Wednesday, November 3, 2010

Arts and the Law

A very interesting blog post today by Anne Midgette about a lawsuit recently filed against Young Concert Artists alleging age discrimination in their competition guidelines. See below for the link and text.

Without getting into the merits (or lack thereof) of this particular situation, it does shine a light into the crevices of a larger issue: the bipolar relationship between law and art. Everyone wants to avoid contracts, statutes, and legal issues in favor of simplicity, trust, relationships and "artistic considerations", until someone's engagement gets canceled or they don't get whatever it is they believe they deserved or believe they bargained for or are entitled to, and then all bets are off and they run to the courts for redress. The legal system is a black hole from which no one emerges unscathed, regardless of the merits of their claim. It is a trap for the unwary and a feeding ground for attorneys with clients who are hurt, emotional, and seeking "justice"--even if it comes at their client's own detriment. Without suggesting that everyone adopt an attitude of distrust and cynicism, the arts industry, and not-for-profits in particular, might be better served by engaging in a bit more strategic thinking when it comes to assuming that the rules (whether they apply to taxes, visas, contracts, copyrights, discrimination, or a myriad of other issues) simply don't apply to them. If nothing else, understanding the rules can protect artists from one another--especially when they turn on you!

Music and the law this week brought my attention to a lawsuit by a 60-year-old violinist against Young Concert Artists. YCA, now in its 50th season, holds a competition for young musicians; it then presents the winners on its concert series in New York, Washington, and Boston, and provides them with management as they get their start in the concert world. This violinist, Martin Stoner, recently lost his job with the New York City Ballet Orchestra, so he is looking for new avenues of work. He wants to audition for YCA; and now he’s bringing a suit against them for age discrimination because the cutoff age for their auditions is 26.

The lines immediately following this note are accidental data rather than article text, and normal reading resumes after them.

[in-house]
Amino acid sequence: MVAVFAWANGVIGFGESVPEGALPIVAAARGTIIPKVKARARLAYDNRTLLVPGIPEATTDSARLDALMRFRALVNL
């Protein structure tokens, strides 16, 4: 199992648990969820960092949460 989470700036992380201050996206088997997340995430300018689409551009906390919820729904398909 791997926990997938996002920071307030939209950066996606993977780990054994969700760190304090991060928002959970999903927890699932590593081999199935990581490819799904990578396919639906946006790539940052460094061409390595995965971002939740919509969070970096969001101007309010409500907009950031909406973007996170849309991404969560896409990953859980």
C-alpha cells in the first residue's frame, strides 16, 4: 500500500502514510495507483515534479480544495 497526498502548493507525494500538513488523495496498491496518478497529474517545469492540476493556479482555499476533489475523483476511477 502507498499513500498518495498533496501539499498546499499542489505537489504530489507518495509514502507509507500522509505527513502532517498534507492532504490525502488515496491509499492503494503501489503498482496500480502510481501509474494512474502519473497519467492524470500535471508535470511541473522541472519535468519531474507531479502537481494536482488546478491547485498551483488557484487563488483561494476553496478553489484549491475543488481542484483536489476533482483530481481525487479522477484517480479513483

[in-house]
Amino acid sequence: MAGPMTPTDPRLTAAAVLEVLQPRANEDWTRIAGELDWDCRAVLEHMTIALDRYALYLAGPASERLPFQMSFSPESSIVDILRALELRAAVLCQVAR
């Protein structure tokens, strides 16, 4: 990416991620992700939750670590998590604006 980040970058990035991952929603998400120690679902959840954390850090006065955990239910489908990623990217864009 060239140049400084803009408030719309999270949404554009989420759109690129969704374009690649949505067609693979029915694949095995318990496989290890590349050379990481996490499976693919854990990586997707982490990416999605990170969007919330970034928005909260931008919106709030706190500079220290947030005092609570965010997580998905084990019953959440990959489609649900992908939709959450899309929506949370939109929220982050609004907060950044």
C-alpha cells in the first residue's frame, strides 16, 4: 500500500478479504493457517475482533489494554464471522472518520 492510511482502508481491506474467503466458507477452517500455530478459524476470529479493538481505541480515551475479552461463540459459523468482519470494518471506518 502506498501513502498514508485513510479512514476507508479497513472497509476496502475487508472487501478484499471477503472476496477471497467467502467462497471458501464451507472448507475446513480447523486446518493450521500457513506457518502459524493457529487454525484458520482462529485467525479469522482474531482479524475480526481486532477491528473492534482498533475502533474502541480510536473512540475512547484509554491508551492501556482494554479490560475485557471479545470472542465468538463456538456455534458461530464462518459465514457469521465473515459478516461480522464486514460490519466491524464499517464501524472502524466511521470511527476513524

Others have already weighed in on the basic foolishness of this claim, which seems an obvious ploy on Stoner’s part to get media attention (and it’s working, because I’m writing about him). The man has been playing the violin professionally for years; he knows how the business works; and he’s had plenty of time to show the world whether or not he has the talent and chops to become the kind of world-class soloist YCA is looking for. Furthermore, YCA is clear about its age requirements (and most competitions have some sort of age cut-off or restriction, frustrating as this is to the 30-something who has yet to be recognized).

The larger issue, though, is the difficulty of applying civil law to musical organizations. There are
always complications when questions of artistic merit are brought into conflict with issues of civil
rights. Traditionally, orchestra musicians in particular have had to put up with less than desirable treatment at the hands of their conductors; and while no one today would tolerate outbursts a la Toscanini, courts do tend to recognize that artistic considerations take precedence over civil ones. In October, an oboist for the Welsh National Opera went to court after being dismissed, claiming he had been bullied by the conductor, Carlo Rizzi; the court upheld the right of the orchestra to dismiss a soloist for what it sees as poor performance.

And whether the performance is poor or not is usually not for a court to decide -- though back in the 1980s and 1990s, after the trombonistAbbie Conant was demoted from first to second chair in the Munich Philharmonic because the conductor Sergiu Celibidache told her “We need a man for first trombone,” she actually did, in the course of her subsequent lawsuit, have to play for an independent evaluator and collect dozens of testimonials to demonstrate her artistic merit. And in that case the court did, repeatedly, rule against the orchestra.

Yet orchestra are seeking to become more socially-minded, civic organizations. An illustration of the conflict between the elite role of the musician and the community goals of an orchestra, which I've already posted about, is the Detroit Symphony Orchestra management's desire for a contract that requires its musicians to take on non-performing duties like teaching and outreach activities. Does this imply a more social definition of an orchestra musician? Would this lead to a scenario down the road where an orchestra job would go not to the very best musician, but the most well-rounded one -- as Ivy League schools select no longer purely on the basis of academic merit? And would such a step imply the gradual eroding of a certain kind of artistic elitism -- or open up opportunities to more, and different kinds of, performers?

I trust, though, that most musicians will continue to understand that their "right" to perform is not something that a court can uphold, or force upon an unwilling presenter.

*Edited to add: I was just told of an example closer to home I hadn't known about: a violinist with the Kennedy Center Opera House Orchestra who sued the Kennedy Center alleging that he was let go after his probationary period not for poor performance, but because he was Jewish and Heinz Fricke, the then-music director, and the orchestra manager, Shana Alewine, were German and therefore anti-Semitic. The case was decided in 2000; the violinist, Boris Reznikov, won $150,000.

By Anne Midgette | November 3, 2010; 10:00 AM ET